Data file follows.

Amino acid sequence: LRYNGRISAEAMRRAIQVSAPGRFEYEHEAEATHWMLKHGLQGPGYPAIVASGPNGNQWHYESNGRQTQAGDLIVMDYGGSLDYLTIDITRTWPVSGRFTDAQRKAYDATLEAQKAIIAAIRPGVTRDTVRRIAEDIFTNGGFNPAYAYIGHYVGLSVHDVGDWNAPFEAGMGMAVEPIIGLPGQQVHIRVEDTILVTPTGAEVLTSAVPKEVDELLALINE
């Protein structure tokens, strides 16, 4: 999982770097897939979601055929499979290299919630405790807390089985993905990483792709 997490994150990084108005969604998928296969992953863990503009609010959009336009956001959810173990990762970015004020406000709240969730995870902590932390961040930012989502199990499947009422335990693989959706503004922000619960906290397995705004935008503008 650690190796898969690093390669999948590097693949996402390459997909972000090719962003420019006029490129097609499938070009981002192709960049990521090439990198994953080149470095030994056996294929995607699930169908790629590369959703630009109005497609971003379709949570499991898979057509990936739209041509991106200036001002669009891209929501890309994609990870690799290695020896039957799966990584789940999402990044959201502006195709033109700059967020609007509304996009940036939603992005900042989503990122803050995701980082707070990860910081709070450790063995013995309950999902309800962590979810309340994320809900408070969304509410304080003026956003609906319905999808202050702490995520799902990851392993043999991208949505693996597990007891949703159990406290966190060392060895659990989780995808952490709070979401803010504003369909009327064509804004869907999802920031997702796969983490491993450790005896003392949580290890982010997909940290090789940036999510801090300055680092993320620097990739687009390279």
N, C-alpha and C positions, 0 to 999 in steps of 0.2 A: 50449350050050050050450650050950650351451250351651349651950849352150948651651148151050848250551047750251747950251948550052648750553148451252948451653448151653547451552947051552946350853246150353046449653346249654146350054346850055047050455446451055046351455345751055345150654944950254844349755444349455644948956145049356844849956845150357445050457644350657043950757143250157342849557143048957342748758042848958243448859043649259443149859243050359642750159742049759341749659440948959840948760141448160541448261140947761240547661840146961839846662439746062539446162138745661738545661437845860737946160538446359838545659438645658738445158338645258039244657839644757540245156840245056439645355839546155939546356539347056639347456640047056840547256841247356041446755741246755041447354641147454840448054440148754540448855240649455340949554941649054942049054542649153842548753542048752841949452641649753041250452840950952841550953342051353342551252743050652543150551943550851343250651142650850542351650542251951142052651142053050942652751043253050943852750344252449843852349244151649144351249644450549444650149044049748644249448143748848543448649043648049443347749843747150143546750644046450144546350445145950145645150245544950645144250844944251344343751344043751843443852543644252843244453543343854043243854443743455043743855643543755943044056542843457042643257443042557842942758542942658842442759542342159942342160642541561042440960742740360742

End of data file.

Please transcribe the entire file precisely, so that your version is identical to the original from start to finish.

Amino acid sequence: LRYNGRISAEAMRRAIQVSAPGRFEYEHEAEATHWMLKHGLQGPGYPAIVASGPNGNQWHYESNGRQTQAGDLIVMDYGGSLDYLTIDITRTWPVSGRFTDAQRKAYDATLEAQKAIIAAIRPGVTRDTVRRIAEDIFTNGGFNPAYAYIGHYVGLSVHDVGDWNAPFEAGMGMAVEPIIGLPGQQVHIRVEDTILVTPTGAEVLTSAVPKEVDELLALINE
């Protein structure tokens, strides 16, 4: 999982770097897939979601055929499979290299919630405790807390089985993905990483792709 997490994150990084108005969604998928296969992953863990503009609010959009336009956001959810173990990762970015004020406000709240969730995870902590932390961040930012989502199990499947009422335990693989959706503004922000619960906290397995705004935008503008 650690190796898969690093390669999948590097693949996402390459997909972000090719962003420019006029490129097609499938070009981002192709960049990521090439990198994953080149470095030994056996294929995607699930169908790629590369959703630009109005497609971003379709949570499991898979057509990936739209041509991106200036001002669009891209929501890309994609990870690799290695020896039957799966990584789940999402990044959201502006195709033109700059967020609007509304996009940036939603992005900042989503990122803050995701980082707070990860910081709070450790063995013995309950999902309800962590979810309340994320809900408070969304509410304080003026956003609906319905999808202050702490995520799902990851392993043999991208949505693996597990007891949703159990406290966190060392060895659990989780995808952490709070979401803010504003369909009327064509804004869907999802920031997702796969983490491993450790005896003392949580290890982010997909940290090789940036999510801090300055680092993320620097990739687009390279």
N, C-alpha and C positions, 0 to 999 in steps of 0.2 A: 50449350050050050050450650050950650351451250351651349651950849352150948651651148151050848250551047750251747950251948550052648750553148451252948451653448151653547451552947051552946350853246150353046449653346249654146350054346850055047050455446451055046351455345751055345150654944950254844349755444349455644948956145049356844849956845150357445050457644350657043950757143250157342849557143048957342748758042848958243448859043649259443149859243050359642750159742049759341749659440948959840948760141448160541448261140947761240547661840146961839846662439746062539446162138745661738545661437845860737946160538446359838545659438645658738445158338645258039244657839644757540245156840245056439645355839546155939546356539347056639347456640047056840547256841247356041446755741246755041447354641147454840448054440148754540448855240649455340949554941649054942049054542649153842548753542048752841949452641649753041250452840950952841550953342051353342551252743050652543150551943550851343250651142650850542351650542251951142052651142053050942652751043253050943852750344252449843852349244151649144351249644450549444650149044049748644249448143748848543448649043648049443347749843747150143546750644046450144546350445145950145645150245544950645144250844944251344343751344043751843443852543644252843244453543343854043243854443743455043743855643543755943044056542843457042643257443042557842942758542942658842442759542342159942342160642541561042440960742740360742